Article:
Saturday, November 01, 2014


Pakistan

Interview: Malala Day Celebrates Children's Education

Pakistani education activist Malala Yousafzai gives a press conference after meeting with the Nigerian president in Abuja on July 14.
Pakistani education activist Malala Yousafzai gives a press conference after meeting with the Nigerian president in Abuja on July 14.

Today is Malala Day, a celebration of the birthday and life mission of Malala Yousafzai, the Pakistani teen who was shot for championing girls' education. On the occasion, RFE/RL's Radio Free Afghanistan spoke with the just-turned 17-year-old about her work with the UN Global Education First Initiative and her role as a voice for the world's 58 million children who have no access to education. Interview conducted by Radio Free Afghanistan correspondent Malali Bashir.

RFE/RL: When you were shot it was a shocking moment for everyone around the world. Afterward, you traveled different parts of the world as part of your mission to help children get an education. Did you see any situations that shocked or surprised you?

Malala Yousafzai: I didn't face the incident or the attack alone. It's the kind of attack people endure on a daily basis in many countries around the world. It's going on in Syria, it's going on in Palestine, and it's going on in Iraq. People are getting killed for the missions they might have in their lives without knowing what they did wrong.

When I went to the border area between Jordan and Syria, I saw almost 50 or 60 people walking from Syria toward Jordan. I saw mothers carrying heavy burdens with no hope of getting a place to even sleep, or shade to sit under. But they still thought they [had a better chance to] live in peace there than back home. I saw children with no shoes and some of them didn't even have clothes to cover themselves with. They were in a very bad situation. Some of them were left without food for days. It was then that I felt shock and thought to myself, "What is going on in this world? Why are these people being displaced? What is their fault?" I thought, "Why we don't raise our voices for these people?" It's very important to speak for them now. We even use Twitter to raise awareness about their issues.

But these issues are highlighted for two or three days and then fade away. We shouldn't stop raising our voices about such problems. We should again and again ask for peace for these people. These people don't want things like big cars and luxurious houses. They only want peace and want to go back to their own homes.

 

WATCH: A Malala.org video promoting Malala Day and the group's #StrongerThan campaign:

RFE/RL: How have you helped in furthering the mission of education around the world through the Malala Fund?

Malala: I am glad that the Malala Fund is doing a lot, even though it hasn't been a year since the fund was set up. We started a project in Swat [in western Pakistan] for those kids that are involved in domestic child labor, especially those who work in people's houses as maids and servants. We provide scholarships to those kids so they can attend schools. We went to Jordan; we are helping the displaced people of Syria so their kids don't remain uneducated. We are also working in Kenya for those kids who don't have access to education due to poverty.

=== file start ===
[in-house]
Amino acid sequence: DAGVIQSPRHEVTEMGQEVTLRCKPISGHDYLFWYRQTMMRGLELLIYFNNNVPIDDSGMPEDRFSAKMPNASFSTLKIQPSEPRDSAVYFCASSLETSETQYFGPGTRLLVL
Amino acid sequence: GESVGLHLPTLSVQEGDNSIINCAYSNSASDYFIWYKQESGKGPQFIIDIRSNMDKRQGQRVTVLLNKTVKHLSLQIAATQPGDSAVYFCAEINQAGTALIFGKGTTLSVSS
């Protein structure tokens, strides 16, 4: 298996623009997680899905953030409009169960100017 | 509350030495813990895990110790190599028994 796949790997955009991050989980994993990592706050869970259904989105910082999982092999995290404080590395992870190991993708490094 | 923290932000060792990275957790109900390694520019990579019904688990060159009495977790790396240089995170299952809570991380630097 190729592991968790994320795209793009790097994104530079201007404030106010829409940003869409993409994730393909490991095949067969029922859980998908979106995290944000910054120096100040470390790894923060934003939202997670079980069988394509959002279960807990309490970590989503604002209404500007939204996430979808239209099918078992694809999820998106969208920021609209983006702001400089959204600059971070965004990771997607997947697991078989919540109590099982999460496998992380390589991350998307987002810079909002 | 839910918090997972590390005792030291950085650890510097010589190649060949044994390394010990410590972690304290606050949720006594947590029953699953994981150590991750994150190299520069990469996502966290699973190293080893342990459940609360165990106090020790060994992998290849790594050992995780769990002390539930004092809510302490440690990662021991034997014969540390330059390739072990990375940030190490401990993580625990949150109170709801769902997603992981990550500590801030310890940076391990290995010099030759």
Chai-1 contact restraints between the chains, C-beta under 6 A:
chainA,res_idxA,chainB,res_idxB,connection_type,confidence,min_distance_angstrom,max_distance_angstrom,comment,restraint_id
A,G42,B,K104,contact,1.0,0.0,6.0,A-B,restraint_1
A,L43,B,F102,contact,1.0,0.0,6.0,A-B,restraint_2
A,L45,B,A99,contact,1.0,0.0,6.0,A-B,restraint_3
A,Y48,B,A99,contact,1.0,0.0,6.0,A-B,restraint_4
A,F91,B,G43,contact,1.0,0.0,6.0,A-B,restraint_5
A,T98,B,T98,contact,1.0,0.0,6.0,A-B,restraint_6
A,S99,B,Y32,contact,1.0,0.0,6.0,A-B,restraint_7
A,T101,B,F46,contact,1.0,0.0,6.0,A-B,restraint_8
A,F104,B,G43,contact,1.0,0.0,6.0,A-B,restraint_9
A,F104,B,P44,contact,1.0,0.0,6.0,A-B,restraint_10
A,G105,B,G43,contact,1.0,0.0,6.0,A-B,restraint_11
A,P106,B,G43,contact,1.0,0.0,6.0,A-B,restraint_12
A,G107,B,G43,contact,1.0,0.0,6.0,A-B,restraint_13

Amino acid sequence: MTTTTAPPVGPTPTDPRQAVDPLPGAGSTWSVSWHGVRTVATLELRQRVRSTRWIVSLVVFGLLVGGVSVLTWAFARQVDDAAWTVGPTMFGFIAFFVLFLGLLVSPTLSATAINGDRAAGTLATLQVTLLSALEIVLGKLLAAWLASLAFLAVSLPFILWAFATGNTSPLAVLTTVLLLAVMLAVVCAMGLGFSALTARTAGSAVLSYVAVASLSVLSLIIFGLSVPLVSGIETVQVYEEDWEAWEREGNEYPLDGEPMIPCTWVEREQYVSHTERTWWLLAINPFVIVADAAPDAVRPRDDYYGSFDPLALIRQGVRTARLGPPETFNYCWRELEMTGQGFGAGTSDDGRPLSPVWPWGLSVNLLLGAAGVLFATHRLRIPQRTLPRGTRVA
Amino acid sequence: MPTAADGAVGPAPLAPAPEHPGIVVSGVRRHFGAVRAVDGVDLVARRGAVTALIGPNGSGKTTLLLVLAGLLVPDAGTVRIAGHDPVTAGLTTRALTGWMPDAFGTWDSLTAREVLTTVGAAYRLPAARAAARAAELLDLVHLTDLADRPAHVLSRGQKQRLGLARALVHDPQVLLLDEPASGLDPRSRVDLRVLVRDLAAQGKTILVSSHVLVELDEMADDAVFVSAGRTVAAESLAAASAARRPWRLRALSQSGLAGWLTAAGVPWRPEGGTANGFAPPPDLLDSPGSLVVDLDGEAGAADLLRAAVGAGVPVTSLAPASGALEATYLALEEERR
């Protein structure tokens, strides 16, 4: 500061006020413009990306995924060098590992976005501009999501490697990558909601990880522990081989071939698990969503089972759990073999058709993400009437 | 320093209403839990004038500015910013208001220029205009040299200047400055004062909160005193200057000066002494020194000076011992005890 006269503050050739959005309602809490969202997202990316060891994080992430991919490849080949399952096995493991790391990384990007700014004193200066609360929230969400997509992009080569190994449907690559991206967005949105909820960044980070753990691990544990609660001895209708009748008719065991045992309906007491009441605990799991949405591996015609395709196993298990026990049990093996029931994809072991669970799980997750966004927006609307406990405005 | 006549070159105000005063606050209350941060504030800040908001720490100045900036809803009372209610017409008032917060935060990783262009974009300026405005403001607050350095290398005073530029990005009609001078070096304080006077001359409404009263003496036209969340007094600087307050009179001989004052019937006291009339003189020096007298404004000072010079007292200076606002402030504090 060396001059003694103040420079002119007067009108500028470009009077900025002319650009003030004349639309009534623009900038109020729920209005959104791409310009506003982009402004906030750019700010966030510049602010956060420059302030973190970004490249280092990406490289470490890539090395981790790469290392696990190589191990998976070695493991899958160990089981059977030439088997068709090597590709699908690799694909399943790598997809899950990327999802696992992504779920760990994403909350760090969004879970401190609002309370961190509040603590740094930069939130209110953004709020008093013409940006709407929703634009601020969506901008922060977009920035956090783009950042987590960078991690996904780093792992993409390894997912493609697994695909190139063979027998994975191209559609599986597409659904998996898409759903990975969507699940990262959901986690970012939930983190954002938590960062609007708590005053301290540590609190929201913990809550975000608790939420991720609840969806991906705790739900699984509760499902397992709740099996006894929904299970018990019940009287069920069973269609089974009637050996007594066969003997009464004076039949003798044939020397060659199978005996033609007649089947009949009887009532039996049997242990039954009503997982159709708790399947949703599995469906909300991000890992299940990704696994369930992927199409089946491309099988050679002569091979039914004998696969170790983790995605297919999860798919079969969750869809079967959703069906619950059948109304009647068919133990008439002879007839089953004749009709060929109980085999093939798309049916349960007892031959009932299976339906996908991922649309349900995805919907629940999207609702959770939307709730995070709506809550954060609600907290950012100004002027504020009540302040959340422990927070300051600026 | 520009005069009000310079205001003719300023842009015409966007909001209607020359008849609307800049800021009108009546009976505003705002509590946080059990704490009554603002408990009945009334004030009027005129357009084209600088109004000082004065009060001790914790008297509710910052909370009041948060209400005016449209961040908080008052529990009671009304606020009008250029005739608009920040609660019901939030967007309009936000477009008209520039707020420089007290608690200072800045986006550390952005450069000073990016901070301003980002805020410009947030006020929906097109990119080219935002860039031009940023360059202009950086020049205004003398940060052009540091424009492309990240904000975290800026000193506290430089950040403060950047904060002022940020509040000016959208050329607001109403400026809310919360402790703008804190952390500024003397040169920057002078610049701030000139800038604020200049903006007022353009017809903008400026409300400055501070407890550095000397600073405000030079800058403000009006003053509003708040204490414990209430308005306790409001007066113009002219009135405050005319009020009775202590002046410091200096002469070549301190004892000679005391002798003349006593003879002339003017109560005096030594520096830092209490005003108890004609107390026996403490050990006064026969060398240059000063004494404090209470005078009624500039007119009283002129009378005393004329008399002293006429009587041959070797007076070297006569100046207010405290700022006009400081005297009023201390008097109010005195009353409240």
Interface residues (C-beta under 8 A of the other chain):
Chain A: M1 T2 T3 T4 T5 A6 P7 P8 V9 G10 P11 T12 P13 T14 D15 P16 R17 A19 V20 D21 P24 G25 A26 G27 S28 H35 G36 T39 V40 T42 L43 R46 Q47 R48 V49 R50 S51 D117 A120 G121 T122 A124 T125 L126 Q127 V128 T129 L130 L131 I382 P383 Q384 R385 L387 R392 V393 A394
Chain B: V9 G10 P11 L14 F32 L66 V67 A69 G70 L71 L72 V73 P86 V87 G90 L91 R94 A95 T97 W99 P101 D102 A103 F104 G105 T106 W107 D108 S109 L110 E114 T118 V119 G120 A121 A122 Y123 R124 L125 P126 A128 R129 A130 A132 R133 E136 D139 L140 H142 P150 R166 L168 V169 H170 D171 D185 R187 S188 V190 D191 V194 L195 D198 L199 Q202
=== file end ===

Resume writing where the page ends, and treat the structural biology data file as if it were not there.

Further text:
RFE/RL: You have mentioned in your book that you love Swat. Do you want to, or would you, go back to Swat anytime soon?

Malala: I have been to so many places but I haven't seen the beauty of Swat anywhere in the world. I want to go to Swat and to my home again. I am proud that I am from Swat and that I am a Pashtun. I am hopeful that, God willing, I will go back to Swat someday.

RFE/RL: You travel to many different places pursuing your mission to support education for all. How do you manage everything?

Malala: I try to go to the office every day. I do my studies and homework on time, but in addition education for other kids is also very important to me. So sometimes I sacrifice a day of my schooling for my mission. Because of a day off from my own education, a hundred children might go to school.

RFE/RL: You have talked a lot about your father. You mentioned about him in your book as well. Can you share with us your mother's contribution to your success?

Malala: My mother has contributed a lot to my and my father's life. It was she who encouraged my father and me and said that our campaign for education and peace is for truth. My mother is a brave woman. She loves education and still wants to get an education. So now she has enrolled at an education center to study further. She wishes she was educated earlier, but she thinks it's still not too late.

RFE/RL: Many people say that you are wise beyond your years. Despite the worldwide recognition you have received for your work, do you ever feel that your childhood was stolen from you? 

Malala: The situation I saw in Swat changed my life totally. When I saw girls couldn’t attend schools, that there were blasts on a daily basis, and people’s lives were in danger -- these incidents changed my life totally and I decided that I would work for education and peace, and I will continue to do that. I really value the awards I receive. I am grateful to all the people who support me in my mission. Now, the happiness of my childhood is not in toys, dolls, and buying beautiful clothes. My dream is like every other child's but with a slight difference: The purpose of my life is to see every child go to school and get education. I also spend my personal life like every other kid -- I even fight with my brothers. But I try my best to fulfill the purpose of my life. 

Most Popular